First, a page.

Singletons in the BigGun Engine

Jan 6, 2014 • Guilherme Lampert


The singleton pattern, it seems to me, is becoming the new goto of Software Engineering. What I mean by that is that I often read and hear people judging code quality based on the use of singletons or not, usually tagging it as bad code for using the pattern.

I am a supporter of the singleton pattern and I think it can solve some problems very elegantly and in the most succinct manner. Many times, also, you really don’t have much of a choice about using singletons or not. A very common situation where you have to use a singleton is when interfacing with Operating System services. For example: memory allocation. Every OS has a malloc()-like function. A global function that accesses global data (in the malloc() example, the program heap) is a singleton in its simplest form.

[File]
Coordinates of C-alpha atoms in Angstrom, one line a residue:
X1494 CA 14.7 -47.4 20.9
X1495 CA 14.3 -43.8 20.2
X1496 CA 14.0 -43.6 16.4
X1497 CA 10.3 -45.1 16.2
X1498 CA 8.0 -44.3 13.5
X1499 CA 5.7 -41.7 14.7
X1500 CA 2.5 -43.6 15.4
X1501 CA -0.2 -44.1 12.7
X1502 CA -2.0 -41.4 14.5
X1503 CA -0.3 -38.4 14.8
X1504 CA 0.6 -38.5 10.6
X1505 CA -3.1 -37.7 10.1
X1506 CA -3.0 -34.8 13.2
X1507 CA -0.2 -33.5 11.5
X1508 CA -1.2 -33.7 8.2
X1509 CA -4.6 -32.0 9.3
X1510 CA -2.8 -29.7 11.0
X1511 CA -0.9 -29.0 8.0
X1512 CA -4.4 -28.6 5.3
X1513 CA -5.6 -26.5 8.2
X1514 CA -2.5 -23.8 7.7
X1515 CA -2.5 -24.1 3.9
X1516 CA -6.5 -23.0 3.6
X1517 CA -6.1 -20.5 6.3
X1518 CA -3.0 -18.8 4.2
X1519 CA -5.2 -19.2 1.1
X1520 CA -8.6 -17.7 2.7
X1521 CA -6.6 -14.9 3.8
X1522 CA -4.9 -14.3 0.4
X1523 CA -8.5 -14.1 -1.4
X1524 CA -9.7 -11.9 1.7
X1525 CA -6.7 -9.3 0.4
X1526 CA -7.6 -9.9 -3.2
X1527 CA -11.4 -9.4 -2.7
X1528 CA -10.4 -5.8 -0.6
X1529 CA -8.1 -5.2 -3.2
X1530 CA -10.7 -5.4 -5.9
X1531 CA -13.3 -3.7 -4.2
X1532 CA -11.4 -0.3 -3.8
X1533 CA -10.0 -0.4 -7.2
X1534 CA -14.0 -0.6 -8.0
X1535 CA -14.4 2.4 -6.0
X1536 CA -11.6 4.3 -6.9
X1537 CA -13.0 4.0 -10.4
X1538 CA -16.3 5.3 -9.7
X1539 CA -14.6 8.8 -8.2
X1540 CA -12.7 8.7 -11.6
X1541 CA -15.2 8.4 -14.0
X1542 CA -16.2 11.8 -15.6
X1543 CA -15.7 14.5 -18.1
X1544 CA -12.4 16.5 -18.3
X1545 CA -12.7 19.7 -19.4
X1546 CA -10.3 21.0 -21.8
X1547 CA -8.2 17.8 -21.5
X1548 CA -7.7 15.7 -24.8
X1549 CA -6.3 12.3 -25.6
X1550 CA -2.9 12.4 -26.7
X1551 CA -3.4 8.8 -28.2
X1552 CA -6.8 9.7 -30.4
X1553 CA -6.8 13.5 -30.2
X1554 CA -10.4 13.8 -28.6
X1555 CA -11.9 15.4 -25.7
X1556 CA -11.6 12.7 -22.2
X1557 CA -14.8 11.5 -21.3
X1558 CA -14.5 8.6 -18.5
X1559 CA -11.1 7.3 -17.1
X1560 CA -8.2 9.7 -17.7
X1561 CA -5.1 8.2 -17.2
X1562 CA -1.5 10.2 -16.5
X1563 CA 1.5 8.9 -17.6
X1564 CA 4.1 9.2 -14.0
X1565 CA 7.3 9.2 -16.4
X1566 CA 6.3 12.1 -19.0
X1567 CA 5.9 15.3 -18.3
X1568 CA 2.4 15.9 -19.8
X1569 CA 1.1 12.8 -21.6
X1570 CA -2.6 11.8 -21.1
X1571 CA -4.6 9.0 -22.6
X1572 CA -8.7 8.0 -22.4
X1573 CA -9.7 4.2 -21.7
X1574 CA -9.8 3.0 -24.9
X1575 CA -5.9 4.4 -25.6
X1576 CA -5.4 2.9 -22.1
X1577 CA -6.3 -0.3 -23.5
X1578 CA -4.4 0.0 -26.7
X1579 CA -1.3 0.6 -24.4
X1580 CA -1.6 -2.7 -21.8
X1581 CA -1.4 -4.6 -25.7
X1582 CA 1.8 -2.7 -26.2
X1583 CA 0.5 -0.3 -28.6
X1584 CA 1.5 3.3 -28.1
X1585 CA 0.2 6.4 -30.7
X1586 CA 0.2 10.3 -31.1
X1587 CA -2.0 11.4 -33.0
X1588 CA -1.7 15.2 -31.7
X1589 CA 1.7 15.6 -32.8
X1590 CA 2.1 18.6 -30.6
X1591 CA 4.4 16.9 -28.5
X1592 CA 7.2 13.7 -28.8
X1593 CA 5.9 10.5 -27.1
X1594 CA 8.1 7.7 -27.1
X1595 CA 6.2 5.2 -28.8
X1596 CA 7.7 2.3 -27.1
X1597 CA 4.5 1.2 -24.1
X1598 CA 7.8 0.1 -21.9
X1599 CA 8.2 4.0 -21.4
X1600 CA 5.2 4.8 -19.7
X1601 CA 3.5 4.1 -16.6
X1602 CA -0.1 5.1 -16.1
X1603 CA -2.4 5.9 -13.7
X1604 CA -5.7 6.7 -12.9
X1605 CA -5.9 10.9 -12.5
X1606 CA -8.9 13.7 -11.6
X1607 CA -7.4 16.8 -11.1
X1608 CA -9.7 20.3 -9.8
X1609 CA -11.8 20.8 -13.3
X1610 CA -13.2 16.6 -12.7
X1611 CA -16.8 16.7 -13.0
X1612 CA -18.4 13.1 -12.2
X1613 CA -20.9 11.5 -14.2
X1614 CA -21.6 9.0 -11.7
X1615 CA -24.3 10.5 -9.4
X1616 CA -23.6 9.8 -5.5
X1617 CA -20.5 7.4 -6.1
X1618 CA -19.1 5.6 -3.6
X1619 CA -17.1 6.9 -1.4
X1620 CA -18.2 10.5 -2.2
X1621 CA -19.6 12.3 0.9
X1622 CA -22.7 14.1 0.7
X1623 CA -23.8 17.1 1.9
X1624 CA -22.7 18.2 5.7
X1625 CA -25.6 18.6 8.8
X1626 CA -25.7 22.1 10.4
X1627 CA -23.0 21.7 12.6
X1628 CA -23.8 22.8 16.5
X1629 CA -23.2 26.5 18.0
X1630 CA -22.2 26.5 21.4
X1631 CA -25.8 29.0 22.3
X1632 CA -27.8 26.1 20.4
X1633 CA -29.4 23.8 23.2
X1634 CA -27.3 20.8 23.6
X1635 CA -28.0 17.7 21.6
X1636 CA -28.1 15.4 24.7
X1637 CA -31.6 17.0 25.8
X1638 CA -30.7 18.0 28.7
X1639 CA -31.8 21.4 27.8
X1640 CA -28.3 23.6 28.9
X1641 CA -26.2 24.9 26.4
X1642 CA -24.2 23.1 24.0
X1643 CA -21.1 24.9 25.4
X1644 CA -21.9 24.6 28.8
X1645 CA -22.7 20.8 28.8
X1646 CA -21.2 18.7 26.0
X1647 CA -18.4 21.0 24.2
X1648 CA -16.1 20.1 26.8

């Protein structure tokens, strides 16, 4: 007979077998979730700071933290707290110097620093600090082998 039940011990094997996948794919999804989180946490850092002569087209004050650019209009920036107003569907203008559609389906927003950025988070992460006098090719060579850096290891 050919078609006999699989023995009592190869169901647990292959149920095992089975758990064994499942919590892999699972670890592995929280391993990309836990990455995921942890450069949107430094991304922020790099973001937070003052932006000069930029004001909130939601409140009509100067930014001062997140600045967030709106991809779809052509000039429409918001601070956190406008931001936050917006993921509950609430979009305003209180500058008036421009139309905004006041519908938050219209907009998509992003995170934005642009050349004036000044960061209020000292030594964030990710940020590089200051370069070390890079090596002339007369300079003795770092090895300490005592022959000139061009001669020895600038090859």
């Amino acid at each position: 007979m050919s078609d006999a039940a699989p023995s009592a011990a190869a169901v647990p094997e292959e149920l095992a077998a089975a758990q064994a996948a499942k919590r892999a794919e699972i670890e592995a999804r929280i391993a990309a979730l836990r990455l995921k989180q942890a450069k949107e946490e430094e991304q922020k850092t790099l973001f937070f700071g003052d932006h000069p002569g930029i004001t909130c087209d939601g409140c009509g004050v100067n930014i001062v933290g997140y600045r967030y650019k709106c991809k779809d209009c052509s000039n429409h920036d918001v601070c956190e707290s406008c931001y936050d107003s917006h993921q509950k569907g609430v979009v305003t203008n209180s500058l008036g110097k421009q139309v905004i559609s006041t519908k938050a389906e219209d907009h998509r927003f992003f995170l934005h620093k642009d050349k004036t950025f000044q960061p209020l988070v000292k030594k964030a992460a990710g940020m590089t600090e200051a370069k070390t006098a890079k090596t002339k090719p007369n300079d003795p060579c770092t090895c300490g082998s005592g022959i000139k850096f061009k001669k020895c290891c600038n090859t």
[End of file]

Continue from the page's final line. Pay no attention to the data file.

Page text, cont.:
When writing game software, if you decide to work with OpenGL, then your renderer will be a singleton. The OpenGL API is built entirely around global state (the (in)famous state machine of OpenGL), that is accessed by procedure calls. Trying to build an object oriented framework around OpenGL is a daunting task. I have attempted to do so in several occasions and ended up realizing that the amount of code need to make it work properly is inviable for most games. The best way to work with GL, I have found, is to accept its structured architecture and write your renderer that way, as a singleton.

Known issues with singletons

The most valid arguments against singletons are probably about concurrent access issues (i.e. not being thread-safe) followed by initialization and termination order problems.